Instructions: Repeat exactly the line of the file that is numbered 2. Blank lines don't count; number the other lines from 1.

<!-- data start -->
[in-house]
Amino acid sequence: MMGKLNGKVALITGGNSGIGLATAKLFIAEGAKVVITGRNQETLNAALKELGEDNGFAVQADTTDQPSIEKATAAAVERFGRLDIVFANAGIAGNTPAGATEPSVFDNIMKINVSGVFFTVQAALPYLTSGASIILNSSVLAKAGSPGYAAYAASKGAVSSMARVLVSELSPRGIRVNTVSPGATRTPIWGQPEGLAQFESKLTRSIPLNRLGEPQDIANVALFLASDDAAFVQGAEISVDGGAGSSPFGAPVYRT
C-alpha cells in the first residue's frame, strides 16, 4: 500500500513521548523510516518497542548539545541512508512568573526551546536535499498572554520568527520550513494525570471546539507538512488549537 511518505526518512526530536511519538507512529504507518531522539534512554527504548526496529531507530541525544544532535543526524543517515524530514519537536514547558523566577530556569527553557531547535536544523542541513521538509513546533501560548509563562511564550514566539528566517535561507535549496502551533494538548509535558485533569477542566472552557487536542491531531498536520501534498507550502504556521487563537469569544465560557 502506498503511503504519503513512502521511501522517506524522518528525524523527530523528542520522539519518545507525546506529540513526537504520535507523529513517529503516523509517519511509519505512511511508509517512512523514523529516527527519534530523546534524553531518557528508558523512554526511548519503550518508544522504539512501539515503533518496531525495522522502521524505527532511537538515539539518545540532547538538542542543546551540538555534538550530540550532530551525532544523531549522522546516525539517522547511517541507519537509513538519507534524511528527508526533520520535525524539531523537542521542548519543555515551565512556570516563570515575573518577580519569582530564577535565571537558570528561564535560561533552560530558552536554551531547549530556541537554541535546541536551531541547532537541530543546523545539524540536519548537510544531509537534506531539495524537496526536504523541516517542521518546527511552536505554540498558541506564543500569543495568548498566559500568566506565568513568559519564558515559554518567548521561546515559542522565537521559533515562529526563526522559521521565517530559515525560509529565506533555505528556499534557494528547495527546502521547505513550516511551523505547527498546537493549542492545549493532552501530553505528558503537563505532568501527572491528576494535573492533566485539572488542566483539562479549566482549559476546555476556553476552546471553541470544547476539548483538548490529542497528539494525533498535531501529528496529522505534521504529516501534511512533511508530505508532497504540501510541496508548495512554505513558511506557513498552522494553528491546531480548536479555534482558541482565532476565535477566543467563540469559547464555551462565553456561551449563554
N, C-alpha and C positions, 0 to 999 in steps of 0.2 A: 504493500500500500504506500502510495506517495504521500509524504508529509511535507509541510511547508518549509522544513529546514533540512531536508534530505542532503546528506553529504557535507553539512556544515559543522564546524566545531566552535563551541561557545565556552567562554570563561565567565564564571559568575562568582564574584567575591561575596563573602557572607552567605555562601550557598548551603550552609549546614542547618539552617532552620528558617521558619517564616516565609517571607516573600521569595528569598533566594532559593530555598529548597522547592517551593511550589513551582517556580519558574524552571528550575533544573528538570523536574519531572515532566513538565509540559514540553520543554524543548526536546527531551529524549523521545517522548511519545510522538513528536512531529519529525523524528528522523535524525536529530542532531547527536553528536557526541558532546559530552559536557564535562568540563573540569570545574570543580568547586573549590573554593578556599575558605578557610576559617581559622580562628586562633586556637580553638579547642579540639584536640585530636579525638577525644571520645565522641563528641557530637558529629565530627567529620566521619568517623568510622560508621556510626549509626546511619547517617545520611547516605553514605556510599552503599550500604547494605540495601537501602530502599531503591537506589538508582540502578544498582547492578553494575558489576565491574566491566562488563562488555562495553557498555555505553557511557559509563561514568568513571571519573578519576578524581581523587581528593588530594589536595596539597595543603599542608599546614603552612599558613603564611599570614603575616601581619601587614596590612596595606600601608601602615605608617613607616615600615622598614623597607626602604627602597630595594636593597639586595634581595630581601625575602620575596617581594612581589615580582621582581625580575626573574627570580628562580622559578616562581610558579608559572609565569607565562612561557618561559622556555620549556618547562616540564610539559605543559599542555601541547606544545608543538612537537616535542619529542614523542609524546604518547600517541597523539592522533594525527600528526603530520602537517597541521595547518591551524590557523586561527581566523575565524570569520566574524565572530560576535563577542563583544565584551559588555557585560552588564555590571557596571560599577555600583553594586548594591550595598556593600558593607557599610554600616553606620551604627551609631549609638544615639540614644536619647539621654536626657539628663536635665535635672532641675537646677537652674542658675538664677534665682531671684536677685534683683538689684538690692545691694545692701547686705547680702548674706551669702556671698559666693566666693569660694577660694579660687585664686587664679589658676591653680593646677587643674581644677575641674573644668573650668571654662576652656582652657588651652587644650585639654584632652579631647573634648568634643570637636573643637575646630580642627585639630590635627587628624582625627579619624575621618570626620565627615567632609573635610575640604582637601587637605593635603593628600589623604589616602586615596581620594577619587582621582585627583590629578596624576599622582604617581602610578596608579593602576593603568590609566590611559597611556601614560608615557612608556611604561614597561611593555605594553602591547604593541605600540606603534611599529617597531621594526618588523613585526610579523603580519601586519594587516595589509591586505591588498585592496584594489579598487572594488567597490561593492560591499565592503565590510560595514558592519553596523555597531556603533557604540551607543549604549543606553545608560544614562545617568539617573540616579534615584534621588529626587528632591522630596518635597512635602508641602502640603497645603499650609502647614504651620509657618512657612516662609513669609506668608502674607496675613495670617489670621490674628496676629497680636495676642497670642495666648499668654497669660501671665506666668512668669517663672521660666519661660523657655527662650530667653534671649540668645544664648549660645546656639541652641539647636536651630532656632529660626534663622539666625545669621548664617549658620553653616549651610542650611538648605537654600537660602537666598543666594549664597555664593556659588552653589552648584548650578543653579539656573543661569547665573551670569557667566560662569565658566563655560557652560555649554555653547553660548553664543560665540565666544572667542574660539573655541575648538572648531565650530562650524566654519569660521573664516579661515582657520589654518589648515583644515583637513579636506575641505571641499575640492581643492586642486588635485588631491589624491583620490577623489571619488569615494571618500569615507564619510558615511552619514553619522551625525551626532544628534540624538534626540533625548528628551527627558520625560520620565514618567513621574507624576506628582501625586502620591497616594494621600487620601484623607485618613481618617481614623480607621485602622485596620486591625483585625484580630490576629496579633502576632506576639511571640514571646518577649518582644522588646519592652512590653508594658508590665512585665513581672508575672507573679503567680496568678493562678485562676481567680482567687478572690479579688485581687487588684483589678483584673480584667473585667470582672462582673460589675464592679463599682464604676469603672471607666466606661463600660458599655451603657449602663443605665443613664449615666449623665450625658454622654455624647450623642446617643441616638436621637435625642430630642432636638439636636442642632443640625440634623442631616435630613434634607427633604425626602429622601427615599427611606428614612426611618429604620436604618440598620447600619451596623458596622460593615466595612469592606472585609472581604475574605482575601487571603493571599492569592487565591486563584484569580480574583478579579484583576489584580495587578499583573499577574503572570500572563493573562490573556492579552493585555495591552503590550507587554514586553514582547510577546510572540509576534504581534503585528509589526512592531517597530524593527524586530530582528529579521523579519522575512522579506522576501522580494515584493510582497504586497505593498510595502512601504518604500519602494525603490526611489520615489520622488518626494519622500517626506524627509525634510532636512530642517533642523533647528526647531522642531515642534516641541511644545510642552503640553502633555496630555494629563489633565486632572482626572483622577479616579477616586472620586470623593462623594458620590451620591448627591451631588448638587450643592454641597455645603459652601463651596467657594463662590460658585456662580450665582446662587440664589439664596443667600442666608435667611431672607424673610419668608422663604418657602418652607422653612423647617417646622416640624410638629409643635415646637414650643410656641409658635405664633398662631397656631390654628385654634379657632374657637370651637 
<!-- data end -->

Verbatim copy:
Amino acid sequence: MMGKLNGKVALITGGNSGIGLATAKLFIAEGAKVVITGRNQETLNAALKELGEDNGFAVQADTTDQPSIEKATAAAVERFGRLDIVFANAGIAGNTPAGATEPSVFDNIMKINVSGVFFTVQAALPYLTSGASIILNSSVLAKAGSPGYAAYAASKGAVSSMARVLVSELSPRGIRVNTVSPGATRTPIWGQPEGLAQFESKLTRSIPLNRLGEPQDIANVALFLASDDAAFVQGAEISVDGGAGSSPFGAPVYRT